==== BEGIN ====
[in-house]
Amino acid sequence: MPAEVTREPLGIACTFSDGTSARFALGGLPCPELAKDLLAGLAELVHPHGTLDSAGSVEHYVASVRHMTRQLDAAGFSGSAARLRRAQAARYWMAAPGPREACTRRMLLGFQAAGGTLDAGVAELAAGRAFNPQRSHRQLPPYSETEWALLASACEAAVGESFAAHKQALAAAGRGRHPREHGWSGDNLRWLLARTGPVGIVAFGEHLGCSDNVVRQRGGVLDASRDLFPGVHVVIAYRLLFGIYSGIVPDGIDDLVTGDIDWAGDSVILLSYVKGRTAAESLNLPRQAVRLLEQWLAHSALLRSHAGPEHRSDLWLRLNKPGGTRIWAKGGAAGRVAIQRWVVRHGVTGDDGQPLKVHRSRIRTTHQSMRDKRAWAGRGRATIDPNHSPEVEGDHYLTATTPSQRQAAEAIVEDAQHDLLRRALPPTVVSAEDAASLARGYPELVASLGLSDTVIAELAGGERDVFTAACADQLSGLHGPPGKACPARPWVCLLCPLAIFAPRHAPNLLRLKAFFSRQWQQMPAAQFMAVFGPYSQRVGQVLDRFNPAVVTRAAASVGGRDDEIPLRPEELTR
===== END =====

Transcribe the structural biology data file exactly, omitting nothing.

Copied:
[in-house]
Amino acid sequence: MPAEVTREPLGIACTFSDGTSARFALGGLPCPELAKDLLAGLAELVHPHGTLDSAGSVEHYVASVRHMTRQLDAAGFSGSAARLRRAQAARYWMAAPGPREACTRRMLLGFQAAGGTLDAGVAELAAGRAFNPQRSHRQLPPYSETEWALLASACEAAVGESFAAHKQALAAAGRGRHPREHGWSGDNLRWLLARTGPVGIVAFGEHLGCSDNVVRQRGGVLDASRDLFPGVHVVIAYRLLFGIYSGIVPDGIDDLVTGDIDWAGDSVILLSYVKGRTAAESLNLPRQAVRLLEQWLAHSALLRSHAGPEHRSDLWLRLNKPGGTRIWAKGGAAGRVAIQRWVVRHGVTGDDGQPLKVHRSRIRTTHQSMRDKRAWAGRGRATIDPNHSPEVEGDHYLTATTPSQRQAAEAIVEDAQHDLLRRALPPTVVSAEDAASLARGYPELVASLGLSDTVIAELAGGERDVFTAACADQLSGLHGPPGKACPARPWVCLLCPLAIFAPRHAPNLLRLKAFFSRQWQQMPAAQFMAVFGPYSQRVGQVLDRFNPAVVTRAAASVGGRDDEIPLRPEELTR